Quinoa has been on the radar for a while, notable for being a whole grain, complete protein that is gluten free. Delicious used in various dishes, quinoa comes with a price tag to match its popularity, which is why learning about growing and harvesting your own quinoa is a terrific idea. What exactly is the quinoa harvesting process? Is harvesting of quinoa done by hand? The following answers these questions regarding how to harvest and process quinoa.
Growing and Harvesting Quinoa
Bolivia and Peru supply the majority of quinoa used around the globe, but that doesn’t mean you can’t try your hand at growing and harvesting it yourself. Quinoa thrives when temps do not exceed 90 F (32 C), which means knowing when to sow can be crucial. For most southern Canadian and U.S. regions, plant quinoa in late April to early May when soil temps are above 60 F (15 C).
A warm season crop, quinoa should be sown in full sun in a finely prepared bed. Sow seeds just under the soil’s surface and spaced ½ to 2 feet (45-60 cm.) apart. Thin seeds when plants have their first sets of true leaves to 6-18 inches (15-45 cm.) apart.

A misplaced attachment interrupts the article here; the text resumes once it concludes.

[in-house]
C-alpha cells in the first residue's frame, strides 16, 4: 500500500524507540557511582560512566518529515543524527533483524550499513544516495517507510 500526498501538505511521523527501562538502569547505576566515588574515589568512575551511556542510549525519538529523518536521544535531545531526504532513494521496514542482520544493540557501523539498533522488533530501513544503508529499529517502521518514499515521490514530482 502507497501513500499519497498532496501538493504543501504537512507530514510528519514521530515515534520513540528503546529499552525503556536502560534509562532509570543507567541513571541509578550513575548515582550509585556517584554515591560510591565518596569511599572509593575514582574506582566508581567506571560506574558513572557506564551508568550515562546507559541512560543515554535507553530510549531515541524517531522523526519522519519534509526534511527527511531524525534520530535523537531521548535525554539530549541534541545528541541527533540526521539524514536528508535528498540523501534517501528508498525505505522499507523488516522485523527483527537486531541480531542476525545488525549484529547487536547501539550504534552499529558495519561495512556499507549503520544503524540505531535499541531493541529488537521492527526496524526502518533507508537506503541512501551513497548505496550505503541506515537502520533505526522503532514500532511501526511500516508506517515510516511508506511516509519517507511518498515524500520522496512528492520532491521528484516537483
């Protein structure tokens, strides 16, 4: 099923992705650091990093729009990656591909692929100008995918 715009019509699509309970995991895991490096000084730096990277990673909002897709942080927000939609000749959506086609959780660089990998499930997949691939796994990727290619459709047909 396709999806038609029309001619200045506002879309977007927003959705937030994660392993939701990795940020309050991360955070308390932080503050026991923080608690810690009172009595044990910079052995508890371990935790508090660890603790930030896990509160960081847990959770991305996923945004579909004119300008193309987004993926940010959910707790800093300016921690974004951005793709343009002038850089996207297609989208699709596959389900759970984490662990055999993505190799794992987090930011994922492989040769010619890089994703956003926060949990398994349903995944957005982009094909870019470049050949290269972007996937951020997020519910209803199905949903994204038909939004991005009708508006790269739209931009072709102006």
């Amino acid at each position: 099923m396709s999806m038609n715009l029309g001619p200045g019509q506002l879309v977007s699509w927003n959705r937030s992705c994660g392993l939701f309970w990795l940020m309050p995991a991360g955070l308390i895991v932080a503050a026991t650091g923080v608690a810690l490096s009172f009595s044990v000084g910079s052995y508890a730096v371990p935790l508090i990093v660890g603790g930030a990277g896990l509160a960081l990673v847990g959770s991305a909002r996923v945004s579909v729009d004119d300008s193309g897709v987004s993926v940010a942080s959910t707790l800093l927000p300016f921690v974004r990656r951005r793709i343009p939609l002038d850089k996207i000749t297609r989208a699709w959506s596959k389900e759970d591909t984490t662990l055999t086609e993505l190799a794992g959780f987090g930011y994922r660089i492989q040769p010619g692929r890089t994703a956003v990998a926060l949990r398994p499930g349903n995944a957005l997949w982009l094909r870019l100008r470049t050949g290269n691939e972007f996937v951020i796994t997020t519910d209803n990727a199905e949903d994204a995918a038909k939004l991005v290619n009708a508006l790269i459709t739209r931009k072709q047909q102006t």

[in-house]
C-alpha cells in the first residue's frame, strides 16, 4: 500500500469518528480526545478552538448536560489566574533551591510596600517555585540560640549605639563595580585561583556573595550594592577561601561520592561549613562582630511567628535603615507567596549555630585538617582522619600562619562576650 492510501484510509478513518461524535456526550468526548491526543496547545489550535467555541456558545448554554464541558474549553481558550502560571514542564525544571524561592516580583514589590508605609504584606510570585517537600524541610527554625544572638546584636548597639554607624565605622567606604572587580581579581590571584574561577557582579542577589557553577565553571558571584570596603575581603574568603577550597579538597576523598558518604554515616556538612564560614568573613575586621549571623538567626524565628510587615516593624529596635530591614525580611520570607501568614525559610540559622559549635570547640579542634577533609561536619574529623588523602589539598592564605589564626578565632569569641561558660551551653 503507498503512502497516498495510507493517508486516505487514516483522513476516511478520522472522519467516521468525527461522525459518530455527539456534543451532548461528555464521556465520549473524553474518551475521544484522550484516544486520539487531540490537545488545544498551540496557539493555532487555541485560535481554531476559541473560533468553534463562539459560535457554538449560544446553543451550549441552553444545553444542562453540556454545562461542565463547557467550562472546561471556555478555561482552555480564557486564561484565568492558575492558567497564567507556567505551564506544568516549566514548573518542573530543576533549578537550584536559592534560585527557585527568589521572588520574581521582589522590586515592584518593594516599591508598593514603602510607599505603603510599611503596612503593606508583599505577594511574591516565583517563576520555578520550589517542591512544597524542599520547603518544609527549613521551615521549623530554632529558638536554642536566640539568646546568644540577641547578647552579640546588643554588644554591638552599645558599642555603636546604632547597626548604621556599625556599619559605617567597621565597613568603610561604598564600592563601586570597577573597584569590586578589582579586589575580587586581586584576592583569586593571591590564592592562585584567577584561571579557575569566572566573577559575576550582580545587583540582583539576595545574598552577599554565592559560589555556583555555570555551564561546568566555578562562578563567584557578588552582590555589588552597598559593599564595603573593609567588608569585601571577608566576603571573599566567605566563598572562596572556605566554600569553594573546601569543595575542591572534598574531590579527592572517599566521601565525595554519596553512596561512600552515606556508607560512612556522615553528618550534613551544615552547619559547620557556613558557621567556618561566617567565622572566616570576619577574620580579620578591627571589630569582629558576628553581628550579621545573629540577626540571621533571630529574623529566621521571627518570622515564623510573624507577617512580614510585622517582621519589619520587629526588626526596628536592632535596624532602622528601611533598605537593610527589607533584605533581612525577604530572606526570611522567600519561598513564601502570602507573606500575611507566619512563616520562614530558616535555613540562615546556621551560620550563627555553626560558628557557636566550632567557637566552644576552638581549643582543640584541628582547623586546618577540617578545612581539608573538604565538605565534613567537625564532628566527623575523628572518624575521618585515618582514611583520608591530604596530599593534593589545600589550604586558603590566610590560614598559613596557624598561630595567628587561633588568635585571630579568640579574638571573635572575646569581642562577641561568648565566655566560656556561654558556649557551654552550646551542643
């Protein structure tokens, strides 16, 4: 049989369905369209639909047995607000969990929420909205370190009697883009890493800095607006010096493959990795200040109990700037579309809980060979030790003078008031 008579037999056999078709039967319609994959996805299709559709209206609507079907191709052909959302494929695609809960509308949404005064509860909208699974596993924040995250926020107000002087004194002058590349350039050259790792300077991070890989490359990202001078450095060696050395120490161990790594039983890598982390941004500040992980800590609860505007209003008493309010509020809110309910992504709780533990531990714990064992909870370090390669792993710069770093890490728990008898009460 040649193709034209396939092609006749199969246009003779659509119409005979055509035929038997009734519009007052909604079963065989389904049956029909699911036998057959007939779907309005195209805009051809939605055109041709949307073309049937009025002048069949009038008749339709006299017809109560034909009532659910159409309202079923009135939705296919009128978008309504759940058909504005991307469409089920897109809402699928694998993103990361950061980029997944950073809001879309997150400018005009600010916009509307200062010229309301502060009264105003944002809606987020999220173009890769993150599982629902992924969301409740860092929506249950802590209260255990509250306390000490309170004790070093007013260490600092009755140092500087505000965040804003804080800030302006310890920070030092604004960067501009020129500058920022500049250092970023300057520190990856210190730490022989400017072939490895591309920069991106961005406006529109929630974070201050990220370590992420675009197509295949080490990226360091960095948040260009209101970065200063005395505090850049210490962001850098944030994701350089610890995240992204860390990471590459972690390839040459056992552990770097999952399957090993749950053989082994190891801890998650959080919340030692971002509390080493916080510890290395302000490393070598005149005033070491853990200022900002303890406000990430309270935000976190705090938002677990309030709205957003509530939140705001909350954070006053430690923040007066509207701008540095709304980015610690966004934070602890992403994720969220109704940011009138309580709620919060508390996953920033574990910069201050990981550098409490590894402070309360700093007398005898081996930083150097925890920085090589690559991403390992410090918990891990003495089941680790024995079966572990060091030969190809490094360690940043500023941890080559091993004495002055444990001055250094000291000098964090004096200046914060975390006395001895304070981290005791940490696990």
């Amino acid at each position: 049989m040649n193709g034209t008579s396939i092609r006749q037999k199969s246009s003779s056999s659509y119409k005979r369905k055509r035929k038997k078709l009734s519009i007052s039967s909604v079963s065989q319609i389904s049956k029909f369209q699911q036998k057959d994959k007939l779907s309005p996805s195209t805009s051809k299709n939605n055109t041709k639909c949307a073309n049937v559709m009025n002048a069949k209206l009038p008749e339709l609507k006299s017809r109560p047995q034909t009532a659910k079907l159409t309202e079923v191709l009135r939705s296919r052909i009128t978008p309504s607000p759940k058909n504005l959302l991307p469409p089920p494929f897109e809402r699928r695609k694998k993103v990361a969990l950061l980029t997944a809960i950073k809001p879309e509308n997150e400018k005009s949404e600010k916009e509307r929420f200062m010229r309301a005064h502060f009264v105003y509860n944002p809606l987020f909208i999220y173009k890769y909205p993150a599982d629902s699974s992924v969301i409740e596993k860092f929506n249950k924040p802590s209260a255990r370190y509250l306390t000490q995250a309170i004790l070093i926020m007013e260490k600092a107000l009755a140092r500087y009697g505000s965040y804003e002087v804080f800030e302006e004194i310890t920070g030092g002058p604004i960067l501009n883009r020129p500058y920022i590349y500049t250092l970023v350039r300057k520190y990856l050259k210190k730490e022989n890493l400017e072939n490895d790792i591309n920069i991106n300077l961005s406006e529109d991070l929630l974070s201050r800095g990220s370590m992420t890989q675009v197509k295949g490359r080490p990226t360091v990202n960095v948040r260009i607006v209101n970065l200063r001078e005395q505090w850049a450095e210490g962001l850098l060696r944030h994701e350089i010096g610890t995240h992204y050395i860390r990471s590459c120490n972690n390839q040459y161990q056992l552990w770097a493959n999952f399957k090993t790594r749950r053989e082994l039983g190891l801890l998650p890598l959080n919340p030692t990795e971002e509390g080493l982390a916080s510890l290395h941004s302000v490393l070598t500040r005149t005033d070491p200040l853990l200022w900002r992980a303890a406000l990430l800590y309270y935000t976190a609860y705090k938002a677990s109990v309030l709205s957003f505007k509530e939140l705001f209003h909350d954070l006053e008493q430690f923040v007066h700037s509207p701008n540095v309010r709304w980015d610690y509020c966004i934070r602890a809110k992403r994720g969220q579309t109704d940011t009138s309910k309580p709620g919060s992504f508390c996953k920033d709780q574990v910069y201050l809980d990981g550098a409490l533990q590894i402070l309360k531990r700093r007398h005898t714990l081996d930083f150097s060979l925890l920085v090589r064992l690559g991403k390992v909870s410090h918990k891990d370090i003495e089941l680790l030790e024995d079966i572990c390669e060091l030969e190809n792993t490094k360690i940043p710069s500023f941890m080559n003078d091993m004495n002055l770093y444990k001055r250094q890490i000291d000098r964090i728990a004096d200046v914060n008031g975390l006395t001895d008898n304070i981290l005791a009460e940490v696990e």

Keep the soil moist until early June at which point drought-tolerant quinoa needs very little irrigation.
The Quinoa Harvesting Process
Harvesting quinoa by hand is indeed the method used on commercial farms and for the home grower. On commercial farms the quinoa stalks are cut down by hand and then laid on a tarp to dry in the sun. Then the plants are driven over with a tarp to break them up prior to threshing and sifting.
How to Harvest Quinoa
Harvest quinoa when the leaves begin to turn brown (late August to mid September) and the seeds give under the pressure of a fingernail. If plants develop multiple panicles, harvest the upper one a week or two before the side shoots. Keep an eye on your plants daily to check for readiness.
After harvesting the panicles, it’s time to process quinoa.
How to Process Quinoa
Before you can eat the quinoa it needs to be processed. The seeds need to be removed from the heads. A simple method is to toss the heads about inside a paper yard waste bag, which will catch the seeds and the chaff as it’s separated.
Pour the seeds and chaff onto a tarp or into a bowl (stir frequently) to dry. Now it’s time to separate the chaff from the seeds. The chaff is much lighter than the seeds so the best method (and least messy) is to pour the contents back and forth into two bowls on a windy day. The chaff will blow away and the seeds will collect in the bowl. This process can also be done inside using a bed sheet and table fan.
Quinoa seeds have a bitter flavored saponin coating that must be removed prior to use. Wash them in water and rub vigorously multiple times until no suds form in the water. Optionally you can stitch them into a pillow case and run the load through the washer without detergent.
Use immediately or lay out in a warm, sunless area to dry completely, then store in an air tight container.